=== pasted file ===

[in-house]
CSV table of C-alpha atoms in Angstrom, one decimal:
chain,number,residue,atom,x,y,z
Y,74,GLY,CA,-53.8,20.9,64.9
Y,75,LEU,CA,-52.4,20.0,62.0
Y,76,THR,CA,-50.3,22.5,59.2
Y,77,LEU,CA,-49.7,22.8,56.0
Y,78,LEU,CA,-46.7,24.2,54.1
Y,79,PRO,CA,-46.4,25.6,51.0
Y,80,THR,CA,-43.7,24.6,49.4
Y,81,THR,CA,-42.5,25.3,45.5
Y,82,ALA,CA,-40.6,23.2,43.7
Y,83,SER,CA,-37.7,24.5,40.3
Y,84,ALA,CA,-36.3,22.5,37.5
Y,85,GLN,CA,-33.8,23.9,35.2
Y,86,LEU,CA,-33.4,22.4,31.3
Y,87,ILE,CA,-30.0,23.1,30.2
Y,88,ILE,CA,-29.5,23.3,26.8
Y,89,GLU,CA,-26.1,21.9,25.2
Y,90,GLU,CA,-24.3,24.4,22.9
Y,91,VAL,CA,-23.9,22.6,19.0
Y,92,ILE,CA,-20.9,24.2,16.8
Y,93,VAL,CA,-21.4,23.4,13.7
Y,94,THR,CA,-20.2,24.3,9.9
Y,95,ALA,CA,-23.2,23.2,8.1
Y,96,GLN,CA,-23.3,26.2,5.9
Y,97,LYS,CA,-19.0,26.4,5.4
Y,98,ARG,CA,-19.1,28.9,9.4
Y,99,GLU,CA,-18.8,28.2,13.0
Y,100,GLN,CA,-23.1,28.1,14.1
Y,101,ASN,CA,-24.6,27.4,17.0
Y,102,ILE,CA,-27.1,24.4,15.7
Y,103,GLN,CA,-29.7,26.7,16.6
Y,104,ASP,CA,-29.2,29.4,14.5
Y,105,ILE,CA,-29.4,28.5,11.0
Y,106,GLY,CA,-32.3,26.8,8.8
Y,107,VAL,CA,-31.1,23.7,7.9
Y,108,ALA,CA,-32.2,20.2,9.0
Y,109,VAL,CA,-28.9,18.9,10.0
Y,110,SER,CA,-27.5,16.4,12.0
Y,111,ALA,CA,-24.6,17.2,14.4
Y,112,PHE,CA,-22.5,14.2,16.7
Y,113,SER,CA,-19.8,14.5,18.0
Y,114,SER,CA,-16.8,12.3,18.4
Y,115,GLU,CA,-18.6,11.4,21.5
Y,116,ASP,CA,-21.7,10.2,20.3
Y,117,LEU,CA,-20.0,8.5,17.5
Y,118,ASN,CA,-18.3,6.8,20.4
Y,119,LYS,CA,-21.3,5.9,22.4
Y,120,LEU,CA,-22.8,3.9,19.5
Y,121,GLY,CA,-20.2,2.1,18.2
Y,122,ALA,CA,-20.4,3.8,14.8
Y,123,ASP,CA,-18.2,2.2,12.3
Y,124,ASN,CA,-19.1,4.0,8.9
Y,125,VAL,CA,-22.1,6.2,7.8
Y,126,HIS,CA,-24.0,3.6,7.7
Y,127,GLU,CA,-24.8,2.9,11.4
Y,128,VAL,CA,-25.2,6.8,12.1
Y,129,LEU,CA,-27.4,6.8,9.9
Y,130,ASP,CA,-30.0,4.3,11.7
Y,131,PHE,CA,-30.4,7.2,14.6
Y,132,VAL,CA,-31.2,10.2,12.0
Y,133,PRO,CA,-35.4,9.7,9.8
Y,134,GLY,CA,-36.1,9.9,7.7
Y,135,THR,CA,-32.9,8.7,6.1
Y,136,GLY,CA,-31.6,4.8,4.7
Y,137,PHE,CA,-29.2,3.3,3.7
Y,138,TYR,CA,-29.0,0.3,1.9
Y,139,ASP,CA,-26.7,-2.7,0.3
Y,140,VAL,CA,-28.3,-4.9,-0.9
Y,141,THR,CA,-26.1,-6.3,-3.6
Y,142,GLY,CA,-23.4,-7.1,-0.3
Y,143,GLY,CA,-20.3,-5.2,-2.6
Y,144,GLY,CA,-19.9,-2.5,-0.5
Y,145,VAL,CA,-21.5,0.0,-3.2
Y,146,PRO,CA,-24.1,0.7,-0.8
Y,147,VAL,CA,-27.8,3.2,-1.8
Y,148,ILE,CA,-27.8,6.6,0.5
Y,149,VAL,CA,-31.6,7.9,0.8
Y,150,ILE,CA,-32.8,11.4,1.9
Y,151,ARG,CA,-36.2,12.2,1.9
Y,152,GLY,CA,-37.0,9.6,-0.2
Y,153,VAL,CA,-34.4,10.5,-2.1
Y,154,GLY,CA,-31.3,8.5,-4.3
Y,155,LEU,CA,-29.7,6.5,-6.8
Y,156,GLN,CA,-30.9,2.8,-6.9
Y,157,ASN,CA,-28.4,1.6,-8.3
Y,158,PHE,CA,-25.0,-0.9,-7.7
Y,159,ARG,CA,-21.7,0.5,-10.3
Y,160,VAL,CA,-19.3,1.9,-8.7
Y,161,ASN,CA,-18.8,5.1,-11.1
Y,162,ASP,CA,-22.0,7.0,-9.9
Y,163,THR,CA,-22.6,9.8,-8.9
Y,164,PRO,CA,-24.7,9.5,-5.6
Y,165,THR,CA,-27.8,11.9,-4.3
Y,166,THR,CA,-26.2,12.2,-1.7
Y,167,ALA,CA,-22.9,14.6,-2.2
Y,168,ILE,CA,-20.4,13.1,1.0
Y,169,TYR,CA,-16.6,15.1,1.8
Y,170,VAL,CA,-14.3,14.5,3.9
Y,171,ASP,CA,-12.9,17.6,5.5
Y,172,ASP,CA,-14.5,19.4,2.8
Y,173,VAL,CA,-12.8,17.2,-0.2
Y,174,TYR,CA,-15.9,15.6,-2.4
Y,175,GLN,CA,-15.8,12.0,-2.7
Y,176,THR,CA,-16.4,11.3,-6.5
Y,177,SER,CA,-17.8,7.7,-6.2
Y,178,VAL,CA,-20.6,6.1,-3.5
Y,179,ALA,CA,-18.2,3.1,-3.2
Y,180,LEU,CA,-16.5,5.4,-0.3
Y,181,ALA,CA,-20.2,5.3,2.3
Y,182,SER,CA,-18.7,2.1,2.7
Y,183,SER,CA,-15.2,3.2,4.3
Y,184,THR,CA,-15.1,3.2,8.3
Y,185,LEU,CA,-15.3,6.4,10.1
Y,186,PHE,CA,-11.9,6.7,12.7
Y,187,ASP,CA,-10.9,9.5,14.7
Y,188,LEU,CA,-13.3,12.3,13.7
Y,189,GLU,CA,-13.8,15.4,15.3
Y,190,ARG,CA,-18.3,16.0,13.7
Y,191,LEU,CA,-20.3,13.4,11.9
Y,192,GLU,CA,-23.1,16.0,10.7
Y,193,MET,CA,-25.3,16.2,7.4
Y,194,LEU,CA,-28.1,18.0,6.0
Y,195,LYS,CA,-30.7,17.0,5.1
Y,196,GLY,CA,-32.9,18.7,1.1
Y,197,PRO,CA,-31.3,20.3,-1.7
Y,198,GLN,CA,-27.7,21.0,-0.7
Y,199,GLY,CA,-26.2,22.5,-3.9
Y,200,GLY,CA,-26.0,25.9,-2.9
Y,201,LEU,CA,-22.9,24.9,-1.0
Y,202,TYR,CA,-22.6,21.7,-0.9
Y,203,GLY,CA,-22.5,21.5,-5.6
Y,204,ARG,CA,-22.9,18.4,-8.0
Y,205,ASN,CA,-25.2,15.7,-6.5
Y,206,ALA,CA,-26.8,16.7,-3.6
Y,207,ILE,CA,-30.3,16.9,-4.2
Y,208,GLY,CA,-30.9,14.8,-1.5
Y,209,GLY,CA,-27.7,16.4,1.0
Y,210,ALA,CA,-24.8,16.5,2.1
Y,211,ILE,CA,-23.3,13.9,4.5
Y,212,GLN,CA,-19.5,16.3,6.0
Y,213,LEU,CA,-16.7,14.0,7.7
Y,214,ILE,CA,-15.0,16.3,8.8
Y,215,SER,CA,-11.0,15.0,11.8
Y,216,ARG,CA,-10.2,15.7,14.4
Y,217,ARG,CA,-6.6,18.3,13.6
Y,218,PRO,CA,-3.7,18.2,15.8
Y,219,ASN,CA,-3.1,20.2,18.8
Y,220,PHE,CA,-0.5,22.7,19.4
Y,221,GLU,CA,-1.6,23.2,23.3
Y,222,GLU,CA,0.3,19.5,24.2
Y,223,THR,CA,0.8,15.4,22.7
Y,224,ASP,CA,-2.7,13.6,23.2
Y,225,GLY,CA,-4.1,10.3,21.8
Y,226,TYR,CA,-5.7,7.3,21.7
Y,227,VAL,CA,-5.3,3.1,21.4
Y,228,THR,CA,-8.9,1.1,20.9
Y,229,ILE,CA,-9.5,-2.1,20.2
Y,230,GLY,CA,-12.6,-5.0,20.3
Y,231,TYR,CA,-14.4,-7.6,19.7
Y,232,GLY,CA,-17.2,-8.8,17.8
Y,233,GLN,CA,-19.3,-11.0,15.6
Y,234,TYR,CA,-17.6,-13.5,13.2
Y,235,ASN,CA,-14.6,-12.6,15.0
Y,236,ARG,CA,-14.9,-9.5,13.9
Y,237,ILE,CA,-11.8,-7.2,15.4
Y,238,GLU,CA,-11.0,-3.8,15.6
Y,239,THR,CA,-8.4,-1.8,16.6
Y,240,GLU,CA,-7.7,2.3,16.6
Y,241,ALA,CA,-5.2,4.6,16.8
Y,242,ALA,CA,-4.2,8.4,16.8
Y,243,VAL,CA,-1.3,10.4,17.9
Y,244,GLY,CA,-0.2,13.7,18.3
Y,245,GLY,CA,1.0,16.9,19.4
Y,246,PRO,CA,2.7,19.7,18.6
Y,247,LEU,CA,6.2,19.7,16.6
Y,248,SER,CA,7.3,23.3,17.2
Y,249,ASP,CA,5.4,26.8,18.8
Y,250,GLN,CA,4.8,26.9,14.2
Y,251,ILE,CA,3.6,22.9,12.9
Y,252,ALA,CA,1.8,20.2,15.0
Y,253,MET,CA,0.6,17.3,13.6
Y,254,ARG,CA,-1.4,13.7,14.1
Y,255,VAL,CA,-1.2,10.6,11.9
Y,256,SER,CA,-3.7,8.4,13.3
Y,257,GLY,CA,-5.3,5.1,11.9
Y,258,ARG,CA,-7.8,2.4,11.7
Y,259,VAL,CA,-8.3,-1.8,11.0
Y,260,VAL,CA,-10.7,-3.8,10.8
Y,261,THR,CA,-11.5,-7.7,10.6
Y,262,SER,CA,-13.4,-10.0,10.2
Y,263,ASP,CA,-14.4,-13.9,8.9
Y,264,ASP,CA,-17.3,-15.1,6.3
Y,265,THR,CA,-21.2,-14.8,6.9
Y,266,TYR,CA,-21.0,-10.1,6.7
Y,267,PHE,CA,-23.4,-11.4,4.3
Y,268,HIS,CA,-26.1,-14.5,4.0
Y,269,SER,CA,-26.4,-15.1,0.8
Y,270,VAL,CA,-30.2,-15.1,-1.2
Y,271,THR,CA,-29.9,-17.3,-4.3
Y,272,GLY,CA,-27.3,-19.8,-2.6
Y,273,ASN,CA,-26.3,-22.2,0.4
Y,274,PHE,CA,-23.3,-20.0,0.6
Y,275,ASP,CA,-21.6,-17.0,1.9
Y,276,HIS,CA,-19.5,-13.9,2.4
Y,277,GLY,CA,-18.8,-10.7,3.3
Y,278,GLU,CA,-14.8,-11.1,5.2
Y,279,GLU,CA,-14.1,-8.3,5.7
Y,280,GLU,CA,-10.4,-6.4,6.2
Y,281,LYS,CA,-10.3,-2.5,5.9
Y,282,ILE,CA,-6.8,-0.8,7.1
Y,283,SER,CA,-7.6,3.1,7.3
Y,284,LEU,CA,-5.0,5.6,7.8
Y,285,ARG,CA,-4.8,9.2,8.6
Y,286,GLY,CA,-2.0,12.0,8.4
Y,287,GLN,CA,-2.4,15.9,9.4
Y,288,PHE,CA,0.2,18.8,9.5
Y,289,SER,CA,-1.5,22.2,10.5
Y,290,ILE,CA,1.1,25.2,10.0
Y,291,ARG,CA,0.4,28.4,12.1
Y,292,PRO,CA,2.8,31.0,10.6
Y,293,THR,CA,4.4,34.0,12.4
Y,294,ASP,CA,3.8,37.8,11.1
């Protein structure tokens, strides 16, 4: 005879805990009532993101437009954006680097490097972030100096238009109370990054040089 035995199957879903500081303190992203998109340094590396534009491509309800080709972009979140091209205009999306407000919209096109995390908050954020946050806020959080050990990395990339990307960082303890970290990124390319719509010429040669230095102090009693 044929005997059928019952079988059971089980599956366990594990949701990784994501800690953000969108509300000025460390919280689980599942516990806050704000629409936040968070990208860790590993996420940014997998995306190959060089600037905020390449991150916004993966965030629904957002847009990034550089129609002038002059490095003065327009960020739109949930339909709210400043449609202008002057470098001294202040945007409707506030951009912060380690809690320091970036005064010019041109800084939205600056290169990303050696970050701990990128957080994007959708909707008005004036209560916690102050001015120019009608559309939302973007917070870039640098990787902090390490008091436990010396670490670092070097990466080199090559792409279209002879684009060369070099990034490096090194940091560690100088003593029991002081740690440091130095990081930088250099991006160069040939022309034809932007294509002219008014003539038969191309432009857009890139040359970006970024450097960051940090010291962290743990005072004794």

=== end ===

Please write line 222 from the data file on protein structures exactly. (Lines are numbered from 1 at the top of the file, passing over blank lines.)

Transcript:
Y,292,PRO,CA,2.8,31.0,10.6